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If only we could all look into the future. We could maybe see why one drink was definitely a better choice than two or why staying away from that kebab shop might be a good idea.

Unfortunately we can’t look into our own futures, but we can take a long gaze into the future of the American Whiskey market and where it might be headed. And with thanksgiving coming up, we take a look at three areas of growth that the American Whiskey marketcan be thankful for.
 
We talked to Jared Himstedt, Head Distiller at Balcones Distilling to get his take on it.

New Distillers

With the huge increase in popularity that the Whiskey market is seeing on the whole at the minute, it is no wonder that more and more distilleries have been popping up all over the US.
Himstedt says, “I think it’s a really exciting time for American Whiskey. We are seeing the proliferation of smaller producers, and the innovation that comes with that.”
With so many new distilleries appearing, there is lots of room for fresh ideas and enterprising thinking.

From maturation styles, to ingredients, every part of the Whiskey making journey has room for movement and experimentation.

Distilleries and brands like Tuthilltown Spirits, Corsair Artisan Distillery and Balcones are making leaps in how we look at Whiskey and how we appreciate it.
Himstedt describes the phenomenon, “Not everything will work, but the new approaches and techniques applied will bring fresh expressions to consumers. We will get to try whiskey made with new ingredients, new yeasts choices, fermentation parameters and barrel options that are already changing the global landscape.
Regionality will continue to expand and define what kind of whisky specific climates want to make. American distillers are also committed to exploring whiskey styles that are less traditionally American, such as Single Malt, which is fun.”

american whiskey marketNew Flavours and Styles

As well as new distilleries, there is a burgeoning movement of new flavours and styles.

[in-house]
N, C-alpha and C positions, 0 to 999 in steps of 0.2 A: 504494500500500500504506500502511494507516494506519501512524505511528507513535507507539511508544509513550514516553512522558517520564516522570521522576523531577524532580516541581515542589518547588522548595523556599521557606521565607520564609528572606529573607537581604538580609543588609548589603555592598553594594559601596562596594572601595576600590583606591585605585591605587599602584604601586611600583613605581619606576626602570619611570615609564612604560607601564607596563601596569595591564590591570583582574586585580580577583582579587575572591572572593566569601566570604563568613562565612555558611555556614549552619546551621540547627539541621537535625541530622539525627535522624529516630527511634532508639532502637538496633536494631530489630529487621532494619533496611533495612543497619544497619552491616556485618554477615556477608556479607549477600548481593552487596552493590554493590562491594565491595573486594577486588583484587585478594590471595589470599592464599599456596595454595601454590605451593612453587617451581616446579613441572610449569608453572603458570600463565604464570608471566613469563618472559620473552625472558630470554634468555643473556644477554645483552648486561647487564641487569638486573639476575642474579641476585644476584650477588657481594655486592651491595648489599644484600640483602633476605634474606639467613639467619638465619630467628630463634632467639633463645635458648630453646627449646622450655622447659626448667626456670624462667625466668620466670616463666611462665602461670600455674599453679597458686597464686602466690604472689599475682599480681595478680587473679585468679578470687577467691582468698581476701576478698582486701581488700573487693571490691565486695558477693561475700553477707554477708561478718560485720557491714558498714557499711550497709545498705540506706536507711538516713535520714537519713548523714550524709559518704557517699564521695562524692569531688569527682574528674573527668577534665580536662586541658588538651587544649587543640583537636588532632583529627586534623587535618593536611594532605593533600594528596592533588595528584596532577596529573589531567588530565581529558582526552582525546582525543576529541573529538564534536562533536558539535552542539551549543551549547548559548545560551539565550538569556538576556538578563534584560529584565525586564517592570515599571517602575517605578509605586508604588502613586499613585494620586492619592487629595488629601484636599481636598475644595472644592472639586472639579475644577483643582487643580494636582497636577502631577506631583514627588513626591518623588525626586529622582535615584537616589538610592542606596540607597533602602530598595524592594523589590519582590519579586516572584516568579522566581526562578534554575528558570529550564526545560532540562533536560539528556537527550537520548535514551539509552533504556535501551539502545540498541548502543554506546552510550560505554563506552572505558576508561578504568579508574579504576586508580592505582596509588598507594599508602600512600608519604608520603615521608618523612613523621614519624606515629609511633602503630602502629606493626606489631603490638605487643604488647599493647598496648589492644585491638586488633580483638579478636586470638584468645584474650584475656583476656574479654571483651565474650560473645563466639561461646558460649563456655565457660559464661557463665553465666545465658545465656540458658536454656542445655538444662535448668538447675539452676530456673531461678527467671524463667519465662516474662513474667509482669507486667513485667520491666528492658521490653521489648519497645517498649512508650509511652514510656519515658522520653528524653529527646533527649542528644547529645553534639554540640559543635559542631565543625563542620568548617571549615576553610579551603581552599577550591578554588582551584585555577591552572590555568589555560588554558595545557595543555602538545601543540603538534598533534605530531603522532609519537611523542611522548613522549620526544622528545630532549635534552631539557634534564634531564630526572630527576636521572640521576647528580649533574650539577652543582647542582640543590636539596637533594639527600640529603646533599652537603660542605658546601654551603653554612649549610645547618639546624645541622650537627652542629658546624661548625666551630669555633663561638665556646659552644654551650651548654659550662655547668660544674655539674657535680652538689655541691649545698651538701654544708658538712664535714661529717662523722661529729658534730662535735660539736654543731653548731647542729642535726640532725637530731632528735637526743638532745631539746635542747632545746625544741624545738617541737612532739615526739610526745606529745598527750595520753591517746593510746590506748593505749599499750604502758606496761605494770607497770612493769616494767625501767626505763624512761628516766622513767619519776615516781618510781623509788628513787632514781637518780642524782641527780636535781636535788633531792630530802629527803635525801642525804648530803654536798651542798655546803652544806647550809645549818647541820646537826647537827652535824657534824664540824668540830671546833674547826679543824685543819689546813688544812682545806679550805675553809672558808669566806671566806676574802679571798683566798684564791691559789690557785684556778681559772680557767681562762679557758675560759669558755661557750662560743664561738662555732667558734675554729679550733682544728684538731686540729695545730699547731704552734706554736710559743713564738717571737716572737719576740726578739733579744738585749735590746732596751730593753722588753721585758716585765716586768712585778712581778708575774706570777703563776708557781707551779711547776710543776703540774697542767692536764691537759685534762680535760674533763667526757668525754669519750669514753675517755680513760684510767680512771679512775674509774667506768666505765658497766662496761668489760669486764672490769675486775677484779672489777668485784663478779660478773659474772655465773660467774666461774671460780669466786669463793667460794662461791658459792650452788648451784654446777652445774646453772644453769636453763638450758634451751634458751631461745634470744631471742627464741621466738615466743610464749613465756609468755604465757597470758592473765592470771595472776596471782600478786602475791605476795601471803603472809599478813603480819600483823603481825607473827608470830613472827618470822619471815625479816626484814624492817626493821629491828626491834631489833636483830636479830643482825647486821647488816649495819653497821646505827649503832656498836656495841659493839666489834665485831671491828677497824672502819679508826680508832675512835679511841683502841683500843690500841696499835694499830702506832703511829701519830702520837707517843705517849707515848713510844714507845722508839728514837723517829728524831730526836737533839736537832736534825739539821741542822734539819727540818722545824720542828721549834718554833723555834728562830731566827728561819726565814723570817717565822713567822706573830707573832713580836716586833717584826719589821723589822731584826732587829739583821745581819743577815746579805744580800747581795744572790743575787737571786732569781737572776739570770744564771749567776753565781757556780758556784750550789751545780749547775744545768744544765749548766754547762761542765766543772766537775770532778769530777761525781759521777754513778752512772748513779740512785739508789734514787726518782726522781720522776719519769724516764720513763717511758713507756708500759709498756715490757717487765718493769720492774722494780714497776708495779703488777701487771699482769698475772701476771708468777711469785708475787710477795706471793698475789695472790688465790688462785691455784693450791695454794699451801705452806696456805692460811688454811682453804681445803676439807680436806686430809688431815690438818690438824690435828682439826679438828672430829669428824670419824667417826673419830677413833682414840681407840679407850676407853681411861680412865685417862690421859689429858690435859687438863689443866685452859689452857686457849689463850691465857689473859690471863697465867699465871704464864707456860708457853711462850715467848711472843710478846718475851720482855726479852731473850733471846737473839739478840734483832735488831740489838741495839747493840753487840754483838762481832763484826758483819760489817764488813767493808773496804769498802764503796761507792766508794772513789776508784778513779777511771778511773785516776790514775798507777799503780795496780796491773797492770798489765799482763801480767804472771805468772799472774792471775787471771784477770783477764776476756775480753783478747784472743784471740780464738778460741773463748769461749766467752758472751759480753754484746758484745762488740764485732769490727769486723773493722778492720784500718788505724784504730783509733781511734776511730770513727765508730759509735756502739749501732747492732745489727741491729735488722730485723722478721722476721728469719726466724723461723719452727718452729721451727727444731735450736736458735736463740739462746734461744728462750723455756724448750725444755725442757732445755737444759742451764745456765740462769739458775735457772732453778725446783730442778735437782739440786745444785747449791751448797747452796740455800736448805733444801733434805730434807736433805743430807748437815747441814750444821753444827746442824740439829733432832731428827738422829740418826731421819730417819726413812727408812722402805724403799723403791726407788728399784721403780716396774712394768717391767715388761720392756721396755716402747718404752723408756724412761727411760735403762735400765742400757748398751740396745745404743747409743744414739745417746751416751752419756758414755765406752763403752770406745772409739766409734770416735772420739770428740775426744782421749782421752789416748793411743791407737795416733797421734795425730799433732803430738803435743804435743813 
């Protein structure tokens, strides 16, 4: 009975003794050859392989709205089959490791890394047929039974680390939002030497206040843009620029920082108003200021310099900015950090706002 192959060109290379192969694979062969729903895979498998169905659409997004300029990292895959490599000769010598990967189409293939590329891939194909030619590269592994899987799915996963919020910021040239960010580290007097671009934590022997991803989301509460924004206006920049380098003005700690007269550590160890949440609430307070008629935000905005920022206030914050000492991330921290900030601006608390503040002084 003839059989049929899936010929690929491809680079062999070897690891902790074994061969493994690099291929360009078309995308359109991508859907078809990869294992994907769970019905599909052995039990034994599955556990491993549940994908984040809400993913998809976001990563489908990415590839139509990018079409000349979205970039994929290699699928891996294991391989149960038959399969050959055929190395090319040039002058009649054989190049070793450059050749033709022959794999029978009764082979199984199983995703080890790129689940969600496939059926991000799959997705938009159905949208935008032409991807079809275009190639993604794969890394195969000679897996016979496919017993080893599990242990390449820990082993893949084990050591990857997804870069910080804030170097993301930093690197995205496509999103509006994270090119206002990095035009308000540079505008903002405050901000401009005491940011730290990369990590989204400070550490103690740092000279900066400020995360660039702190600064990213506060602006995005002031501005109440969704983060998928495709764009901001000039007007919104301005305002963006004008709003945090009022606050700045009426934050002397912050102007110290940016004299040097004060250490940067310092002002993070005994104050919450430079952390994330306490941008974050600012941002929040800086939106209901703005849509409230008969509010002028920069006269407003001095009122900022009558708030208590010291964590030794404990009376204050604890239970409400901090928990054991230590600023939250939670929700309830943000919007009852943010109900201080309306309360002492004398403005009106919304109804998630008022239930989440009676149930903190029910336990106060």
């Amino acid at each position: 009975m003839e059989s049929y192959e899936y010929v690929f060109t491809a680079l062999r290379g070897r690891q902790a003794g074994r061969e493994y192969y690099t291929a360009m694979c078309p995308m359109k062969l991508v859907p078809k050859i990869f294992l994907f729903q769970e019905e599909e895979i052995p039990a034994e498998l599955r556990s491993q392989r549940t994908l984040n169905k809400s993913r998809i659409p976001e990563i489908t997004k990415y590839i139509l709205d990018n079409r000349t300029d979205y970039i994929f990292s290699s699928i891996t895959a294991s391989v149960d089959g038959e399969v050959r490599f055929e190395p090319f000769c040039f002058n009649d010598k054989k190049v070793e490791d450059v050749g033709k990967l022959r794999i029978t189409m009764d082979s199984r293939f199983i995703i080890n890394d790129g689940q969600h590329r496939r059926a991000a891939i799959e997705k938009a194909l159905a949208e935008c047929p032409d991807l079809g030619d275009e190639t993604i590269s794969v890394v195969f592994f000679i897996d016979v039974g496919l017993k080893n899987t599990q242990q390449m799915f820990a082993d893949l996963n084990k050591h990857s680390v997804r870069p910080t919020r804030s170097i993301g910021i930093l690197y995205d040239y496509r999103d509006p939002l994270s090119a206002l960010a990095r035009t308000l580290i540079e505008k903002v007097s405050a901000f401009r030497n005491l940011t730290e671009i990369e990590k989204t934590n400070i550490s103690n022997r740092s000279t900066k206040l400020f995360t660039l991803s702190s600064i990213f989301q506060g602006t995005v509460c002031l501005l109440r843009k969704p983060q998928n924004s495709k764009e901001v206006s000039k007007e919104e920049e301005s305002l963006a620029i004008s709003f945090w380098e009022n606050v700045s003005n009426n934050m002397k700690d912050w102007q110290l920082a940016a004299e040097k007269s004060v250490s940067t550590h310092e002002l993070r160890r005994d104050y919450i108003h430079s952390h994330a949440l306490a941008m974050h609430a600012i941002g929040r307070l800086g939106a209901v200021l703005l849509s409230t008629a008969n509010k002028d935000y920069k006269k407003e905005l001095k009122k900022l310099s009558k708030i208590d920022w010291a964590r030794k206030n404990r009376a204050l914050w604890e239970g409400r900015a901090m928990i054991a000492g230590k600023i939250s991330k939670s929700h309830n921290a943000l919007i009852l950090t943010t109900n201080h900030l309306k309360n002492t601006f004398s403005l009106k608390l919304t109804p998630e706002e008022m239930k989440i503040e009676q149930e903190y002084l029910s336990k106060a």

America, unlike Scotland, does not currently have Whiskey Regions, and as Himstedt mentioned before, they don’t dabble in things like Single Malt very often.
 
But there is a new wave of this type of craft coming, which is revelling itself slowly.
On whether American Whiskey will branch into using regions as categories, Himstedt says, “I don’t know if it will or if we want exactly that, but if distillers use local yeasts or at least open fermentation and unconditioned barrel storage then we could, over time, begin to have specific parts of the country express their climate in a significant way.”
Again, this harks back to the innovation that comes with the rise of new distilleries.
 
Craft and artisan distillers often take a different perspective on product than mass producers. They often have more freedom to experiment and change up their brand.
 
Big brands tend to focus on consistency, but smaller producers have the ability to play around a bit and see what works. This raises the questions of just who will be the big players in the American Whiskey market in years to come.
 
Don’t be surprised if there are a few names you’ve never heard of.

New Consumers

Much like in the Scotch Whiskey boom, American consumers are changing and become a lot more educated in their choices
 
They know what they’re drinking and they know why they enjoy it. Flavour has become king, and knowledge is a whole part of that.
Himstedt expands, “Whiskey drinkers have so much more information than even a decade ago. They are informed, they spend time soaking up all they can about their favourite brands and products.
 
The kind of questions they ask and the amount of transparency they require has grown so much, which is exciting to me. It’s a lot of fun to get past some whiskey basics and be able to interact with whisky drinkers around much more technical and nerdy aspects of distilling.”
Similarly to the transparency campaign led by Compass Box in the Scotch market, Himstedt recognises the need for transparency in the American whiskey market.
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With a more educated customer base, it is only fitting that brands should uncover as much as they can about their product.
 
The future of Whiskey is currently in the hands of customers who want to know everything they can about what they’re buying. They want to be invested in the story and know where the ingredients are from.
Himstedt continues, “There are plenty of areas that need addressing, but I think the on going conversation around transparency between the producer and consumer will be addressed more thoroughly in the years to come.
It is a very confusing and complicated shelf with a lot of inconsistency and potentially misleading information that keeps the consumer from being able to make the best decisions about how they want to spend their money.”
This is a movement across the Whiskey world, and it is exciting to see America picking up the mantle.
 
The future looks bright for the American Whiskey market, being full of knowledge sharing and new brands with a keen eye. There is plenty of room to grow and for innovation to flourish, so let’s all be thankful for that!
 

You can watch my YouTube review below:

 

What do you think the future holds for the American Whiskey market? Tell us in the comments!

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